This year we planted asparagus, which would have thrilled Mom. She loved asparagus, but I didn't because she overcooked them. Well, now that I have discovered asparagus doesn't have to be cooked to the gross point, I also love them. When I got the bee in my bonnet to plant asparagus, I didn't realize what a project it was going to me. I am going to share the whole experience with you so if you decide to plant asparagus, you'll be better prepared.

Last fall I read up on planting asparagus and decided on ordering asparagus crowns. I prepared a bed with good soil and compost last year, fertilized and was all set to go this spring. The bed was 14' by 18" and 12" deep.

I ordered a little blooklet this Spring entitled "Grow the Best Asparagus." Good thing I read it before we planted the crowns. The original bed ... TOO SMALL.
We had to quickly plan on a MUCH LARGER bed. We laid out a 6' x 30' bed. Asparagus are a perennial and have a huge root structure. The roots will grow 6' deep and spread out 5', and the asparagus ferns grow 5-7 feet tall. Well, at least the ferns will block the view of the neighbor's yard.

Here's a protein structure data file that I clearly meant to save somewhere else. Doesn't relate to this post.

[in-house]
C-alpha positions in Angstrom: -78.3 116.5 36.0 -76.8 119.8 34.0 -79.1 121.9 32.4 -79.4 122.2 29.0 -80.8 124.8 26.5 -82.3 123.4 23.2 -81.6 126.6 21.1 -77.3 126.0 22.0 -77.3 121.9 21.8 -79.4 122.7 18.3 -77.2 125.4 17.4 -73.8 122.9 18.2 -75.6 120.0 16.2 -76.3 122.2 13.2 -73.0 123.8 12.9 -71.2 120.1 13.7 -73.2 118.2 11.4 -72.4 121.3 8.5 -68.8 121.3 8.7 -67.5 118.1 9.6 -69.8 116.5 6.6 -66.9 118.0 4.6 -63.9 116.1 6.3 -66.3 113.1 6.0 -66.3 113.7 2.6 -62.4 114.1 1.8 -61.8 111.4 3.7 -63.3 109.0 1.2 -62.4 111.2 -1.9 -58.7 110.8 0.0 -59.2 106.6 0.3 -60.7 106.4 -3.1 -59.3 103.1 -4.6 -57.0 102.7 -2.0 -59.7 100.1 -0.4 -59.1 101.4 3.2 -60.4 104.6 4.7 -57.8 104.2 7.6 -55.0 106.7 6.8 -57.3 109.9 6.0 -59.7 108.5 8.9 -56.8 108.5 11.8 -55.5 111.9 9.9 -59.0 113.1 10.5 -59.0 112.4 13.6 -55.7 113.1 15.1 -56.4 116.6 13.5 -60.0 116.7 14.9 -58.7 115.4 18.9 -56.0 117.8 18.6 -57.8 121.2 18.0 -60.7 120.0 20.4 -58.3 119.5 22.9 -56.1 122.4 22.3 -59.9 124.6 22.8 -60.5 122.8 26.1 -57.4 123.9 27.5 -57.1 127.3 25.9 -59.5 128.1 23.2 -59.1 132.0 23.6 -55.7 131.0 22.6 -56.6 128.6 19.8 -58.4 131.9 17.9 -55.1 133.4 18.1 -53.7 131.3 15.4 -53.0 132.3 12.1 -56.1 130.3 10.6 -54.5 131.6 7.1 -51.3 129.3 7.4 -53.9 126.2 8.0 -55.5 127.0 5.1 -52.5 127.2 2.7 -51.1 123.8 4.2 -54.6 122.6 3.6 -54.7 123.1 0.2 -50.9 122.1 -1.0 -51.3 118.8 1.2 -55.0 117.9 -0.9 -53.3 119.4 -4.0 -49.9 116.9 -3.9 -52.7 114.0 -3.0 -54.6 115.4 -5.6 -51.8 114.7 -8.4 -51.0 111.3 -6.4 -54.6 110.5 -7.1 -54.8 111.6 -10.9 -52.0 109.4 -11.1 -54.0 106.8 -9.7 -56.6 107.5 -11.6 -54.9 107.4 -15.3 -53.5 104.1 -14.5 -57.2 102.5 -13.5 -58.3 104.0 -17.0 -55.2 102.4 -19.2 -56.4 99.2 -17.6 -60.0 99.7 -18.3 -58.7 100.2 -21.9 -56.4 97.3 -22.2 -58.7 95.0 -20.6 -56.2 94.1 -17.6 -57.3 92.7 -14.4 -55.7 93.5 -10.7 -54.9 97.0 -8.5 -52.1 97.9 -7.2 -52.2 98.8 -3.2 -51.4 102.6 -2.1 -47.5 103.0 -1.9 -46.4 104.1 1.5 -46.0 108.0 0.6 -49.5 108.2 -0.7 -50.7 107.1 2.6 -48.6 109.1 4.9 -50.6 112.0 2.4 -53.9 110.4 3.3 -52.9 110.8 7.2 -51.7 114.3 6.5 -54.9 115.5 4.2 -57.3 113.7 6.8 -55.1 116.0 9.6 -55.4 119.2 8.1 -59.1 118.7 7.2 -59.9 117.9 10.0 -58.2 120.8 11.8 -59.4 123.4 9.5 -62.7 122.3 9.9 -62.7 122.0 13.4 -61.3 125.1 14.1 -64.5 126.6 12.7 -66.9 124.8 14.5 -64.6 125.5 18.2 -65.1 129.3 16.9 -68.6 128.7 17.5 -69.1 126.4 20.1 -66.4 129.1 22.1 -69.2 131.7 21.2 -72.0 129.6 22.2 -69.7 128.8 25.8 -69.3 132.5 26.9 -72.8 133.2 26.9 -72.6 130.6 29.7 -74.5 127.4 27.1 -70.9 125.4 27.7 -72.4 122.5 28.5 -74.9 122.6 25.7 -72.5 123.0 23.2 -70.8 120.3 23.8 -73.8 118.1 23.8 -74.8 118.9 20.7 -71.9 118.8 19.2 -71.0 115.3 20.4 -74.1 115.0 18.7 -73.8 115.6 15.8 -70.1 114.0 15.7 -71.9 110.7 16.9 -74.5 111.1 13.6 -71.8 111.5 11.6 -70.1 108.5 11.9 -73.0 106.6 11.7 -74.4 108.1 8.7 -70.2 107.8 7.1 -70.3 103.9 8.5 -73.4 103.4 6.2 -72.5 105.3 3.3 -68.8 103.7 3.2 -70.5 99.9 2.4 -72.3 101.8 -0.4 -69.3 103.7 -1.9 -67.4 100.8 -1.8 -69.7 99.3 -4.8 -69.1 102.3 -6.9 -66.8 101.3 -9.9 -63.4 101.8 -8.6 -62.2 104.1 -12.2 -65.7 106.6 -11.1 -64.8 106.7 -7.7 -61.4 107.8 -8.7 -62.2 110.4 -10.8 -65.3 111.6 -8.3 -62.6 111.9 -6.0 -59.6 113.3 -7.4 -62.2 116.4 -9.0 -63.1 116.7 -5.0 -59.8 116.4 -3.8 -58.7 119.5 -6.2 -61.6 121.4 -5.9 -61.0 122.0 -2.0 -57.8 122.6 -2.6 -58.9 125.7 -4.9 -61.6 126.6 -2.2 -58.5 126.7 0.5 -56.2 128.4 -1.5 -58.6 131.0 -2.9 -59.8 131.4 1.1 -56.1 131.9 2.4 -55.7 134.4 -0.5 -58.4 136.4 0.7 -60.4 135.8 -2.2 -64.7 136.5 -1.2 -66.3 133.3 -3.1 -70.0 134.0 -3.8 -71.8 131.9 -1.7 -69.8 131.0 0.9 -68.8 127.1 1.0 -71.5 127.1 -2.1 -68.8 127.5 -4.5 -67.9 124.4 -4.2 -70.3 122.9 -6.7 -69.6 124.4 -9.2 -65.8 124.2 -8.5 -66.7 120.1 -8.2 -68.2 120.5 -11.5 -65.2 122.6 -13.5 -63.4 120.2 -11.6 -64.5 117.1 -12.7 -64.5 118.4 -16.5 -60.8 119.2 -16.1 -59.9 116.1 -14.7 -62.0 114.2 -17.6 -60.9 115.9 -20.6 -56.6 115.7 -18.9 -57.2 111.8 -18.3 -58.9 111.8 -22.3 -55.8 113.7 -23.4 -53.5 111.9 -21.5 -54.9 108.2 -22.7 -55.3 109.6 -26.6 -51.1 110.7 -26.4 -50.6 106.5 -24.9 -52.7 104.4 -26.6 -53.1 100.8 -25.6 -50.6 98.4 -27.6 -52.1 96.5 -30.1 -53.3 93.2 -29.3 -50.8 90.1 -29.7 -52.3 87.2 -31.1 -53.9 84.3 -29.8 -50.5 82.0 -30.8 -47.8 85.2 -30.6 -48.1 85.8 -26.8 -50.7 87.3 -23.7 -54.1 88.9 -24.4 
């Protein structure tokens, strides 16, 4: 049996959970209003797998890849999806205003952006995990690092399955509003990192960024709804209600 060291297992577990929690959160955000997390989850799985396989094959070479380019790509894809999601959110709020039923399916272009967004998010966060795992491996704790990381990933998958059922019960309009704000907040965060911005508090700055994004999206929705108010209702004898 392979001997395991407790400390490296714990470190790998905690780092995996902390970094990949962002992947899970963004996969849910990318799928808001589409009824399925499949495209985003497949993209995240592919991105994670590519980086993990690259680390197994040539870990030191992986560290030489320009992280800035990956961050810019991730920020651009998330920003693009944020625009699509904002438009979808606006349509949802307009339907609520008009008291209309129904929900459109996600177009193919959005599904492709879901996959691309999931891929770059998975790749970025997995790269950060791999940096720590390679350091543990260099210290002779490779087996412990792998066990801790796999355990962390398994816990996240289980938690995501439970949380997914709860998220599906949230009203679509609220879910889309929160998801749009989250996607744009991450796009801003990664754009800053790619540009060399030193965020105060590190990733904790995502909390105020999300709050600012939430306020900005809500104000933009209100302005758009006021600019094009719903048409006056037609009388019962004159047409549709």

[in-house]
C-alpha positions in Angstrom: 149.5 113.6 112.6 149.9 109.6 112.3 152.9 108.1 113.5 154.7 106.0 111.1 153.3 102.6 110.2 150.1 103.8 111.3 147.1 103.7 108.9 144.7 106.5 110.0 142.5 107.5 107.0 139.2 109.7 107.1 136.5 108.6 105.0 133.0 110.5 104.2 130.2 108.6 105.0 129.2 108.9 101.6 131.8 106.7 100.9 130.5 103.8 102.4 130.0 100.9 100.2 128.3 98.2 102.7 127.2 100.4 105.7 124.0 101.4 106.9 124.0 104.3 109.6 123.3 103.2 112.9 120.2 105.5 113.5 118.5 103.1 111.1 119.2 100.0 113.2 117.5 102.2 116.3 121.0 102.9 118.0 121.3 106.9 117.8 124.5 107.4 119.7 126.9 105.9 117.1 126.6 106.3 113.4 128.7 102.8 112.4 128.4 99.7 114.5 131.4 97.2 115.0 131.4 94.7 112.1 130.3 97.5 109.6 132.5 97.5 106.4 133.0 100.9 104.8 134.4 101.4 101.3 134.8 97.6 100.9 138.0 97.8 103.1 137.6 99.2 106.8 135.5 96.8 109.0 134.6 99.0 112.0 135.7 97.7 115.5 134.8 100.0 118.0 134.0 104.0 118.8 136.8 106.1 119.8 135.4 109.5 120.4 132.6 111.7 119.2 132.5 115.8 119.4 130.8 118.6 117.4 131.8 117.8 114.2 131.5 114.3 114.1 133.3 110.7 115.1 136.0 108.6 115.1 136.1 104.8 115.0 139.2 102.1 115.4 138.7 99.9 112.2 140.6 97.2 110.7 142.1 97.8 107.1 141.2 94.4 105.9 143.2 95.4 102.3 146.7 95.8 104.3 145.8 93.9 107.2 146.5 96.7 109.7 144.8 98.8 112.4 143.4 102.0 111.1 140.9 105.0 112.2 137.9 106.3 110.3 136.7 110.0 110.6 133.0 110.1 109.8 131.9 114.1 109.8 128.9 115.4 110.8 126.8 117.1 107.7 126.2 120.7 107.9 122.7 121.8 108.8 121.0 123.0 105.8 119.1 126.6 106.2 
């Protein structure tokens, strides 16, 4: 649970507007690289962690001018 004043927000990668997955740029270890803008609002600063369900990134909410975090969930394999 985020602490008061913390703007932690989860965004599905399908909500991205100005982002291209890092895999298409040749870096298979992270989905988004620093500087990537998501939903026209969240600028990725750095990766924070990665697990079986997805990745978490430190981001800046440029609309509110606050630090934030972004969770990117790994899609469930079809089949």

This bed had to be started from scratch. David rented a rototiller and tilled. Susan and I spaded, and spaded some more. We dug the "trench" to place the crowns in. After storing these dear crowns on a cookie sheet in my fridge for three weeks, we planted.

In a trench about 12" deep, and 18" wide, you make little hills to place the crowns on.

Strange looking I know, each on looks like an octopus.

After the crowns are on the little hills we covered them with the first layer of soil. As the plants grow over the summer we will add soil until the trench is level with the ground around it.

If you look carefully, you can see the little crown head sticking up next to the hose (on left near the hook on the hose).

The soaker hose is in place. We will need to do a deep soaking at least once a week this summer. Of course, we added a Johnny fence to keep the dogs out of the bed.

In the meantime, I finished my St. Patrick's socks last Thursday, which kicked in this beautiful weather. Which brings me back to this morning ...

beautiful. Thanks Mom for letting me dig in the garden with you.

Happy Mother's Day.